Frances Perkins: Relief & Labor Transformation

Black and white historical photograph of Frances Perkins standing behind a desk. She is dressed in a dark dress featuring a white collar, a belt at the waist, and a dark hat with a brim. She has round spectacles hanging from a chain around her neck and her expression is serious. On the desk, there are several books stacked to one side, a pen, and a classic black rotary dial telephone.
Frances Perkins, 1905.

It was late February 1933 when Frances Perkins received an invitation to meet with President-elect Franklin Roosevelt about joining his cabinet as Secretary of Labor.

“I don’t want to say yes to you unless you know what I’d like to do and are willing to have me go ahead and try,” Frances said to the President-elect.

She read him her list of desired goals.

  • Direct Federal aid to the states for unemployment relief
  • Public works projects
  • Maximum hours of work
  • Minimum wages
  • Child labor laws
  • Unemployment insurance
  • Social security
  • A revitalized public employment service

“Are you sure you want these things done?” she asked. “Because you don’t want me for Secretary of Labor if you don’t.

Yes,” he replied. “I’ll back you.”

With that, Frances became America’s first female Cabinet member.

“How do you feel to be the first woman in the cabinet?” she was asked about the historical milestone.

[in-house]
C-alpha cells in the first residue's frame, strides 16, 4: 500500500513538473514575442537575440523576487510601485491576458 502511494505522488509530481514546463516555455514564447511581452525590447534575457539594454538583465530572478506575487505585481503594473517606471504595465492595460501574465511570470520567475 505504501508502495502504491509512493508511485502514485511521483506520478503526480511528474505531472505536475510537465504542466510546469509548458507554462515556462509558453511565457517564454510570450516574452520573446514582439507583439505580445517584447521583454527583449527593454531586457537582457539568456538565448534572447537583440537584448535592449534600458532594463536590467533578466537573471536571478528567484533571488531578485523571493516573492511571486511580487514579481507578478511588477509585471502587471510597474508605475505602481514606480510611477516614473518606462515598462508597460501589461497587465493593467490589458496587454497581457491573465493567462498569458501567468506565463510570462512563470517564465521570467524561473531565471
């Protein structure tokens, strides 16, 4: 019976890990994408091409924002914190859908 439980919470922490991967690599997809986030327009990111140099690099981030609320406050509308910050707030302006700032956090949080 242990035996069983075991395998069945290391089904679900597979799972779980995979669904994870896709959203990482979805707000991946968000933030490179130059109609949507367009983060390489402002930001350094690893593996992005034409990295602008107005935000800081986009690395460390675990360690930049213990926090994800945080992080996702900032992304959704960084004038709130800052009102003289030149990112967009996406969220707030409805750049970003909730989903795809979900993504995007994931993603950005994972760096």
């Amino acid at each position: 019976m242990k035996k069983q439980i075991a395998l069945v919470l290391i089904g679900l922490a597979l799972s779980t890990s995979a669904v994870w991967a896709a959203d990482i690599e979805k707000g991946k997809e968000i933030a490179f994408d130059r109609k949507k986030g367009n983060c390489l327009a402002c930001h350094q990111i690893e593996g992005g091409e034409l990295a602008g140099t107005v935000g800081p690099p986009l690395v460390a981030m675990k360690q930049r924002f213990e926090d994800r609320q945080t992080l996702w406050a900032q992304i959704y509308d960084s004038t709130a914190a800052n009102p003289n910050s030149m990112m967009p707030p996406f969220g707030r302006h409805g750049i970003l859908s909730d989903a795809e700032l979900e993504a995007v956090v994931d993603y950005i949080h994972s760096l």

“Well I feel just a little odd,” Frances replied.

Frances became Secretary of Labor during one of America’s most challenging times, the Great Depression. As she assumed office, more than 15 million Americans were unemployed. Chicago had stopped paying their teachers. In Boston, the city had stopped paying their police. Over 5,000 banks across the country had closed.

Yet, though the challenges were immense, Frances was great for the role. People described Frances in the following way,

“She saves words by spare speech, that comes straight to the point. She is always calm and has saving humor. She knows human nature like a book.

She is noted as a great negotiator in groups and a great persuader before an audience…It is a treat to hear her make a speech.”

As Secretary of Labor, Frances needed all these talents to advocate New Deal legislation. She faced opposition from business interests and conservative politicians who felt her reforms were too radical. But these battles she would win, and the country, as a result, would change. Many of the reforms she came into office looking to implement were accomplished. And many Americans would see their lives significantly improve.

As for her personal life amongst all the work, Frances wrote,

“I have had a happy personal life. I have had the friendship of a chivalrous and unselfish husband, who has lent a brilliant mind to some of my knotty problems and let he have the praise. I have had a good daughter, who has grown to girlhood without being a troublesome child.”

Frances served as Secretary of Labor until 1945. After President Roosevelt passed away, she resigned from her role. But she would continue in public service, serving on the Civil Service Commission. In her later years, she taught at Cornell University’s Industrial and Labor Relations School until she passed away in 1965.


Notes

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Story Sources

  • Berg, Gordon. “Frances Perkins and the Flowering of Economic and Social Policies.” Monthly Labor Review, vol. 112, no. 6, 1989, pp. 28–32. JSTOR, http://www.jstor.org/stable/41843308. Accessed 8 Nov. 2023.
  • Harris & Ewing, photographer. PERKINS, FRANCES. [Between 1905 and 1945] Photograph. Retrieved from the Library of Congress, <www.loc.gov/item/2016862692/>.
  • Martin, George Whitney. Madam Secretary, Frances Perkins Houghton Mifflin, 1976.